Anti-ovarian cancer effects of histone deacetylase inhibitors and calpain inhibitor
Lapinska, Karolina Eva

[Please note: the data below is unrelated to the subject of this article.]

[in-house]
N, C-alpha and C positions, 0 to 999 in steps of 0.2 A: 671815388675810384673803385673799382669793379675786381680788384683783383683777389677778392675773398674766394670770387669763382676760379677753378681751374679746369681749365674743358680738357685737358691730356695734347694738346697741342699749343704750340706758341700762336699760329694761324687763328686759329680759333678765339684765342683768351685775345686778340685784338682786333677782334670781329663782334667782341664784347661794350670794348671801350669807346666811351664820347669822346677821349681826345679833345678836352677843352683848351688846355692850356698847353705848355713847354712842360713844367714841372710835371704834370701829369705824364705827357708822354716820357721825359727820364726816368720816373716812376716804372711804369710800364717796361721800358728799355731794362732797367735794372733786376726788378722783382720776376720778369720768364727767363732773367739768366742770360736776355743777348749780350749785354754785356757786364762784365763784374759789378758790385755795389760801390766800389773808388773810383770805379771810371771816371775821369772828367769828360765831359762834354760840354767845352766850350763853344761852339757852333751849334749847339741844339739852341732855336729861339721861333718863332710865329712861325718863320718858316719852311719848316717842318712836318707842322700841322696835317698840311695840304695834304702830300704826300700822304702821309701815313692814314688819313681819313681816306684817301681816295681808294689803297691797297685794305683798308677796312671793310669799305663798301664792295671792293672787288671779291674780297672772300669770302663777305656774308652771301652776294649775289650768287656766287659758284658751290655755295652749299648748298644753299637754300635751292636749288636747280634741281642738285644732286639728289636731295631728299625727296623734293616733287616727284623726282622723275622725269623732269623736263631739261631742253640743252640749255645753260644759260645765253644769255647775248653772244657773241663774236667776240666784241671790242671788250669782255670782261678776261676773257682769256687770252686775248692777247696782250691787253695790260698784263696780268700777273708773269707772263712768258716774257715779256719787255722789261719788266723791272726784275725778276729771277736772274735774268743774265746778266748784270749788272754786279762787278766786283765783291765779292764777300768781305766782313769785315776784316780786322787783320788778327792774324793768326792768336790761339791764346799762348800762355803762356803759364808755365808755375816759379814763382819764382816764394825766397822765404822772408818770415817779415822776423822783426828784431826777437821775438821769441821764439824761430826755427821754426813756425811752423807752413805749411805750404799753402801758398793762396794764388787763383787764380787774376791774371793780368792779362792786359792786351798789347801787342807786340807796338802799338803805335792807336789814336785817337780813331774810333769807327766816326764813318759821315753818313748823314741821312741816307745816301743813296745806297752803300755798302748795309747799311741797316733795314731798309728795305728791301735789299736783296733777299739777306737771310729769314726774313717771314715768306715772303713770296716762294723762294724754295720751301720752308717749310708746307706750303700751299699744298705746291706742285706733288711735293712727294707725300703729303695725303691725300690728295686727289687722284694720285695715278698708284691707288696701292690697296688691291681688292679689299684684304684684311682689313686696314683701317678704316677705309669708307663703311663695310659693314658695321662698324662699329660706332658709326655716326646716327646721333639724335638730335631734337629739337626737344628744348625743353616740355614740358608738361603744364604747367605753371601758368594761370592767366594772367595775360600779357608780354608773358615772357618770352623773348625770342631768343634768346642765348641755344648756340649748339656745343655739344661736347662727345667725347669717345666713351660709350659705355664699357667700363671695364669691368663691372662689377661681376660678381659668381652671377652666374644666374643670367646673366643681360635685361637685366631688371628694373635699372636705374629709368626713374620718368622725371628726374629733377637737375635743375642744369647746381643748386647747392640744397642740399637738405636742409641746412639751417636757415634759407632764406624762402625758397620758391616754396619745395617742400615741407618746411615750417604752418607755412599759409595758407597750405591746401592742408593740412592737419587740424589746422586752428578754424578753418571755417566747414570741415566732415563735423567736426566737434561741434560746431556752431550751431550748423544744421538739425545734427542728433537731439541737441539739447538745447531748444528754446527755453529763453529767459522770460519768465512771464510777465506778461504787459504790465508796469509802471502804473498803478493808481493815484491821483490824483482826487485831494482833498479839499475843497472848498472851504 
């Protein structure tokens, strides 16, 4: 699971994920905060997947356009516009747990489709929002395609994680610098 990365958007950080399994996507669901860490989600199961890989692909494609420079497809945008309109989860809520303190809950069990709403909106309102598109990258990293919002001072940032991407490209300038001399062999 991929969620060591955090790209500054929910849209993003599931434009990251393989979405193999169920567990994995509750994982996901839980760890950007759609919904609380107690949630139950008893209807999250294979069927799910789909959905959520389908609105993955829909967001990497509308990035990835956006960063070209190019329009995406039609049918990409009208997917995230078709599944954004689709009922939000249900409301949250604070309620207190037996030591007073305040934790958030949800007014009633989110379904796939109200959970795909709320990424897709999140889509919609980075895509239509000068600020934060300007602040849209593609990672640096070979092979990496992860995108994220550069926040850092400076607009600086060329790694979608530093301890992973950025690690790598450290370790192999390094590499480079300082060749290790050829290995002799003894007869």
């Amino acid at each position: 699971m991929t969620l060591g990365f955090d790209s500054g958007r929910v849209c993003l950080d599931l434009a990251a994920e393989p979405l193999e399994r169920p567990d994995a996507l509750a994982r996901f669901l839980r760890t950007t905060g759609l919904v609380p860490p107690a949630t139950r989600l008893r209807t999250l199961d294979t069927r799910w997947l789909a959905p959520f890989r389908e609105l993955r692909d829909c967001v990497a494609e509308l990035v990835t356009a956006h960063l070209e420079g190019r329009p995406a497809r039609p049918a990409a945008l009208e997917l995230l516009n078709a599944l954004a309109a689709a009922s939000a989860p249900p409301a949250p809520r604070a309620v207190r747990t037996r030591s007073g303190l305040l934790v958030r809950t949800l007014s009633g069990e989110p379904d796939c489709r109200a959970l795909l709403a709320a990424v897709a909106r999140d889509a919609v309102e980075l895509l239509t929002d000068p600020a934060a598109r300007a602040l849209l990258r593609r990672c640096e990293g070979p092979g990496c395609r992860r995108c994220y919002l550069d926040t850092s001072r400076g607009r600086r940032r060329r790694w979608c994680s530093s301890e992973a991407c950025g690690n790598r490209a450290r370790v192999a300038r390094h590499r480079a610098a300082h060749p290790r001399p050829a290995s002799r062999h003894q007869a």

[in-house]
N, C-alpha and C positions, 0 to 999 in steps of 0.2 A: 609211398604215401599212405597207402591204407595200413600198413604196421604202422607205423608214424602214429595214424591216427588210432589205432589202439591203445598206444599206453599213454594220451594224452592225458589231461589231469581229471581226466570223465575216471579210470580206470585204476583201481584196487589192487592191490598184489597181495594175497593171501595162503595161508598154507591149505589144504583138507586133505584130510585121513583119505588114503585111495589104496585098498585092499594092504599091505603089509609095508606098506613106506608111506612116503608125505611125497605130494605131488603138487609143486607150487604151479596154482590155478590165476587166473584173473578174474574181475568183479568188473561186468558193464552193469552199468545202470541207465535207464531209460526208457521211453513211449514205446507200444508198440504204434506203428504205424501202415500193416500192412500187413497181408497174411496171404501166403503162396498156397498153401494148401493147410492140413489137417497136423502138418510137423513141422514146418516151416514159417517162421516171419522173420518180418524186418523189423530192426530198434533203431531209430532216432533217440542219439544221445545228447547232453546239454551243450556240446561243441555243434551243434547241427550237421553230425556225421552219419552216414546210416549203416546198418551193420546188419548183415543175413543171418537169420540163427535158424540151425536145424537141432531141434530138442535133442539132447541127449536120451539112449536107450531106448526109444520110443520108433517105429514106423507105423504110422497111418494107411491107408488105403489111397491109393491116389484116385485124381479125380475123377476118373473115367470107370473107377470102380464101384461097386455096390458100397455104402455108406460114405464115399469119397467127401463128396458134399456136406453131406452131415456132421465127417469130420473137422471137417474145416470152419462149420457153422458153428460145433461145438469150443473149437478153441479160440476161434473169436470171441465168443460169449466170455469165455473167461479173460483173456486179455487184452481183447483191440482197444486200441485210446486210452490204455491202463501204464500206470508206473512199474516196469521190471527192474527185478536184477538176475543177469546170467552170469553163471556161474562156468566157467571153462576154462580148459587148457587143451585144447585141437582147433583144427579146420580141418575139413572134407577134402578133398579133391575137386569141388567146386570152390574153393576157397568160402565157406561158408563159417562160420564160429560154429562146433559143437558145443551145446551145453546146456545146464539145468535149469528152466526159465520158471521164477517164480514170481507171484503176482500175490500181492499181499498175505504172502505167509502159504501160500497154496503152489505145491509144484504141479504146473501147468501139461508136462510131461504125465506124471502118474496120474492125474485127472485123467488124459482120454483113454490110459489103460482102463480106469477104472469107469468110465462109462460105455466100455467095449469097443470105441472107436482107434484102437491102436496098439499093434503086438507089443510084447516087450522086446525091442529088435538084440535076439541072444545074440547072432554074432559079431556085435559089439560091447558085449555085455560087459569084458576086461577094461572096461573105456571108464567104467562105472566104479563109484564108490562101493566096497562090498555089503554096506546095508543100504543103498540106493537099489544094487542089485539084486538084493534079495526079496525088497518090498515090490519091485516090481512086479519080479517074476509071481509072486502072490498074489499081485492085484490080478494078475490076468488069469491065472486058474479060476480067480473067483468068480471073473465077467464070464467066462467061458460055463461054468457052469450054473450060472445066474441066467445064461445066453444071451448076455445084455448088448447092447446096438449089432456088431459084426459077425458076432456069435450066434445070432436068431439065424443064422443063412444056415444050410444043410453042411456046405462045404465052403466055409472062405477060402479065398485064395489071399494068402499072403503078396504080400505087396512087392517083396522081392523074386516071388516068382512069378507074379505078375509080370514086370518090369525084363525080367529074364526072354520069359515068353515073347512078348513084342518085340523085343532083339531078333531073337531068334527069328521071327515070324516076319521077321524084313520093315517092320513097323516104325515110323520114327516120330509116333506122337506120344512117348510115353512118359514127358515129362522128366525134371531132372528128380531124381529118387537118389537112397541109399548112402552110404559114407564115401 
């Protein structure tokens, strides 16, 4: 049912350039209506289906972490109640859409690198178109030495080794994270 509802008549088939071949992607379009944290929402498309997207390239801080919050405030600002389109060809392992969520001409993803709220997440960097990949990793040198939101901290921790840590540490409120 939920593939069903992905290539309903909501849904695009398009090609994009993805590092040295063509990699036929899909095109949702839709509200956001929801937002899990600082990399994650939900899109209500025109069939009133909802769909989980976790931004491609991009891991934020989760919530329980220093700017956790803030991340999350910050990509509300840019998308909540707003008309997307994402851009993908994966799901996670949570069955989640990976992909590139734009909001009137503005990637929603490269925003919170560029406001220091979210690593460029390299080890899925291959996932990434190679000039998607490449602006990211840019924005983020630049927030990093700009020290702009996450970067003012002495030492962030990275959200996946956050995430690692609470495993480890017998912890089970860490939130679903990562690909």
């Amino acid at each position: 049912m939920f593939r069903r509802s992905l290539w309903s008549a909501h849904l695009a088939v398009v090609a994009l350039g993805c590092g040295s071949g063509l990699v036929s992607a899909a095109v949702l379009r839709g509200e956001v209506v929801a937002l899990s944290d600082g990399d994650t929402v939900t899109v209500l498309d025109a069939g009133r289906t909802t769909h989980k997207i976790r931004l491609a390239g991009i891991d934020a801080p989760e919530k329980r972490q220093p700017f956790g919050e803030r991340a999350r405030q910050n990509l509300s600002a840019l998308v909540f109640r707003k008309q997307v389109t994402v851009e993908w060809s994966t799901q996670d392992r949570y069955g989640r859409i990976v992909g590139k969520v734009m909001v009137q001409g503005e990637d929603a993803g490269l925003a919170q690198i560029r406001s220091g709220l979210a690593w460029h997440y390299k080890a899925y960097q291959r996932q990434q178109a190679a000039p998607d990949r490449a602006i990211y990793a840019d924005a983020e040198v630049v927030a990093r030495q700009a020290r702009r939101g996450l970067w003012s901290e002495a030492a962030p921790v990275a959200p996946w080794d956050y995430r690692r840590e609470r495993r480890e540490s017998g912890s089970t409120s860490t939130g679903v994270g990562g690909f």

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Ovarian cancer is the leading cause of death among gynecologic malignancies. The risk of developing ovarian cancer in a woman’s lifetime is 1 to 2 in 100. This high rate of development and death from the tumorigenesis is a result of its asymptomatic manifestation. Ovarian cancer is usually found in its advanced stage; therefore the survival rate is lower than for other types of cancers. The most common type of ovarian cancer, serous epithelial ovarian cancer, arises from the surface epithelium of the ovary and less frequent from the fallopian tubes or uterus. The treatment of surgery is limited by the fact that most ovarian cancers are detected after they have metastasized. Chemotherapy is often difficult because of the lack of sufficient target specific drugs. Typically, platinum in combination with other drugs is provided as the standard treatment. These combinations exhibit higher toxicity, are often not target specific, and frequently despite treatment, the tumor relapses. Current studies suggest epigenetics plays a significant role in carcinogenesis by the silencing of tumor suppressor genes (TSG). Histone modifications and the methylation of specific cytosine phosphate guanosine (CpG) residues in the upstream region of genes silence the TSG. Many clinical trials are in progress to develop combination therapies utilizing histone deacetylase inhibitors (HDACi), and DNA methyl transferase I (DNMTI) inhibitors, in combination with other cytotoxic agents. HDACi are known to be effective against different types of leukemia’s, such as Cutaneous T-cell Lymphoma; however, they are not as effective against solid tumors when used as a single agent. Our laboratory was one of the first to demonstrate that HDACi, in addition to its known property to increase histone acetylation, additionally decrease CpG island methylation in the upstream region of TSG. This demethylation causes re-expression of TSG. Our laboratory hypothesizes that re-expression of TSG sensitize cancer cells to other cytotoxic drugs. In an effort to develop improved therapy for ovarian cancer, we employed a combination therapy, which includes epigenetic drugs, HDACi, in combination with calpain protease inhibitor, calpeptin. Calpain is a ubiquitous protease usually activated in cardiovascular diseases and cancer cells. The present study discerns that combination of HDACi and calpeptin produce more than additive growth inhibition of diverse ovarian cancer cells. HDACi re-expressed TSG. Additionally, the observed growth inhibition of ovarian cancer cells was caused by cell-cycle arrest, induction of apoptosis, followed by autophagy. The phosphorylation of growth promoting signaling protein, Mitogen Activated Protein Kinase 1 (ERK), was inhibited. In addition, the inhibitors also partially inhibited phosphorylation of anti-apoptotic protein V-ask Murine Thyomoma Viral Oncogene Homolog 1 (Akt). Collectively, the outcome of this study suggests that epigenetic drugs (HDACi) sensitize the diverse ovarian cancer cell lines by re-expression of TSG, followed by cell death, when treated in combination with calpain inhibitor, calpeptin.